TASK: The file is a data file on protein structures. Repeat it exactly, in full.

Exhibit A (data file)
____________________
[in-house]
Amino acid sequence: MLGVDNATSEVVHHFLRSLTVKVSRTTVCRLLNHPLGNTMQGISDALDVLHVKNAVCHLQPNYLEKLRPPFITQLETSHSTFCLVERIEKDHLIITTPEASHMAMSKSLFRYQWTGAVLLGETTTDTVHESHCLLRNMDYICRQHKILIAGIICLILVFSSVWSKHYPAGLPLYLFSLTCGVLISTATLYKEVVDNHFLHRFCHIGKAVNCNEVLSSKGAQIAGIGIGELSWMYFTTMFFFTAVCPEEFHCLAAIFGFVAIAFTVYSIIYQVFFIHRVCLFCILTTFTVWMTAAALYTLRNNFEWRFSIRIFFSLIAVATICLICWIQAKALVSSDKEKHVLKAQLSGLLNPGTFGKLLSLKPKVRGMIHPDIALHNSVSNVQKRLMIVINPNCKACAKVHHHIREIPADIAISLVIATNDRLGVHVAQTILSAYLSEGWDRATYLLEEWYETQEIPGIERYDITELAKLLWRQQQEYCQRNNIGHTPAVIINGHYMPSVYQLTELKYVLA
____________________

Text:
[in-house]
Amino acid sequence: MLGVDNATSEVVHHFLRSLTVKVSRTTVCRLLNHPLGNTMQGISDALDVLHVKNAVCHLQPNYLEKLRPPFITQLETSHSTFCLVERIEKDHLIITTPEASHMAMSKSLFRYQWTGAVLLGETTTDTVHESHCLLRNMDYICRQHKILIAGIICLILVFSSVWSKHYPAGLPLYLFSLTCGVLISTATLYKEVVDNHFLHRFCHIGKAVNCNEVLSSKGAQIAGIGIGELSWMYFTTMFFFTAVCPEEFHCLAAIFGFVAIAFTVYSIIYQVFFIHRVCLFCILTTFTVWMTAAALYTLRNNFEWRFSIRIFFSLIAVATICLICWIQAKALVSSDKEKHVLKAQLSGLLNPGTFGKLLSLKPKVRGMIHPDIALHNSVSNVQKRLMIVINPNCKACAKVHHHIREIPADIAISLVIATNDRLGVHVAQTILSAYLSEGWDRATYLLEEWYETQEIPGIERYDITELAKLLWRQQQEYCQRNNIGHTPAVIINGHYMPSVYQLTELKYVLA